Construction Logo – Are Low Costing Logos Too Good To Be True?

There are quite a few design firms on the internet which are claiming that they can design a professional looking construction logo for $ 200 or less. For many people, this would sound like a scam. Most are used to paying at least 5 times that amount to have a logo custom designed for them by a professional.

Is this claim for real or is this just a scam by designers who provide substandard designs to unsuspecting customers for a quick buck?

The Real Deal

The truth is there are professional designers who provide excellent designs for very low prices. However, there are those who unfortunately provide substandard designs for the same price. So the trick is to find those who are the real deal. We will touch on that later in the article.

How Can They Provide Design At Such Low Prices?

As the old saying goes 'Time Is Money'. What these designers have done is simply make the whole process – from start to end – much shorter. What they have done is save time on research and information gathering. There are no one hour phone calls to the clients to find out in-depth information about the company. And unlike design packages which cost $ 5000, those which cost $ 200 or less do not come with a logo manual once the project is completed.

Why Did They Do This?

It is a fundamental matter of demand and supply. Because of the growth of ecommerce, the market for quality logos minus a branding campaign grows along with it. Merchants of online stores wanted well designed and unique logos for their store at an affordable price.

Will The Design Quality Suffer?

The designs that these designers provide are of good quality. The designers may not have research the company in extreme detail before progressing with the design but any information provided is used to good effect. Designs are clean, in some cases very detail and look professional.

What Are The Signs Of Good Design Firms?

The more reputable design firms, more often than not, offer unlimited revisions. This is to ensure customers get what they want. However, in the event that they do not, many firms offer no-strings-attached money back guarantees. Money back guarantees are like a safety net so ensure that you pick a design firm which clearly states this in their design package.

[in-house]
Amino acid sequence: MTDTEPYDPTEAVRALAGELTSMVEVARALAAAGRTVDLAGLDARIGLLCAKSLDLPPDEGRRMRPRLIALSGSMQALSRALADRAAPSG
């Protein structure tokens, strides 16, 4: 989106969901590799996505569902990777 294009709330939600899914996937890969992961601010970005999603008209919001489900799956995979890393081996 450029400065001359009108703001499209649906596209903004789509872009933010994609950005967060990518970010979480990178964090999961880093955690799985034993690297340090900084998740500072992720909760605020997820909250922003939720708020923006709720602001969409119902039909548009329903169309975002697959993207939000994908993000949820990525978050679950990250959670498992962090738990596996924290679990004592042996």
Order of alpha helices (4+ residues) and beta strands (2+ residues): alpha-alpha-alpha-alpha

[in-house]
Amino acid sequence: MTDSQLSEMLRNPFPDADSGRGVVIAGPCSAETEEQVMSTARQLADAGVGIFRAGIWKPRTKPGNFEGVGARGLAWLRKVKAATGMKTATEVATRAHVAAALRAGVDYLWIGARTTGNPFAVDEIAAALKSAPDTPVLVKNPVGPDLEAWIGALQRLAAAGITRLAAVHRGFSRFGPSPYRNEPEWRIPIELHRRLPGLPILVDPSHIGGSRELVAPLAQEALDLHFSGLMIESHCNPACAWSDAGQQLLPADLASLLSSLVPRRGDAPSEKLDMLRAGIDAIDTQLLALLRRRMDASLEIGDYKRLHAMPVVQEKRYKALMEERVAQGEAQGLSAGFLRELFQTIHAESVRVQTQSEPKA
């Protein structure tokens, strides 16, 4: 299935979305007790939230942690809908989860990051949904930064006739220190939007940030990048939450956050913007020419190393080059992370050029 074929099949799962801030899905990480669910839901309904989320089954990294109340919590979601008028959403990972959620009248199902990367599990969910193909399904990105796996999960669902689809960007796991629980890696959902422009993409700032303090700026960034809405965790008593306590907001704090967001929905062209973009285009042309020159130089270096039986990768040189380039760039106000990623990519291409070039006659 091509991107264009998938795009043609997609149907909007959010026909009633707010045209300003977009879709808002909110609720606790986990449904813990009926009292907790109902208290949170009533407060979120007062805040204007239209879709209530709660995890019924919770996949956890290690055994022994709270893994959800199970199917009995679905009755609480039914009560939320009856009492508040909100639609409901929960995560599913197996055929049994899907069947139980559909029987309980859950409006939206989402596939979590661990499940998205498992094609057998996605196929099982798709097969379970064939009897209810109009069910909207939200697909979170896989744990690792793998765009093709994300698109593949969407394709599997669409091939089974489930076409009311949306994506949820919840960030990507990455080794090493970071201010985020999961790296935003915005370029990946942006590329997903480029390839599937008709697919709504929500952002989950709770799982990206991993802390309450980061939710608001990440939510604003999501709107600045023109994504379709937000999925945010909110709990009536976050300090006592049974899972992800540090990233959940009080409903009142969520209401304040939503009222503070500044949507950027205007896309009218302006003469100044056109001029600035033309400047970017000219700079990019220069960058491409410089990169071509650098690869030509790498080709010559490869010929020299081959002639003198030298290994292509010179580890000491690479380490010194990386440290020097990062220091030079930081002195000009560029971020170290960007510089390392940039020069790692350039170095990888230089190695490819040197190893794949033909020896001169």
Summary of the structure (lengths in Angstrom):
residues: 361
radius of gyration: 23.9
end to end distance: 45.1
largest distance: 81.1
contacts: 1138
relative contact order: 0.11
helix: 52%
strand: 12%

What You Should Expect?

Do not be surprised to view your first concepts in less than 3 business days. Most these designers have been in the business for at least a decade and understand different industry design requirement. and can therefore conjure a viable design within that time mentioned. Expect to view at least 2 original concepts. When the project is completed, ensure you also get your logo in a vector format which will enable you to use your logo for printing purposes as well.

How to Know If a Woman’s Attracted: The 5 Signals

Maybe she’s that waitress at the local café. Or maybe she’s a coworker or classmate or even the friend you’ve always secretly had a crush on. Regardless who she is, if you like her, then you want to know if the feeling’s mutual.

Lucky for you, all women give off signals when they’re attracted. Most guys never pick up on these signals. If you don’t know what you’re looking for, you could easily overlook these secret signals, as well. And you probably already have. You have probably let countless women slip through your fingers in the past because you failed to see the signals.

But you’re never going to make that mistake again. By learning the 5 most common-but least understood-signals of female attraction, you are prepared to get the girl. Just look for 1 of these 5 signals, and then make your move. It’s as simple as that!

1.) She says your name a lot in conversation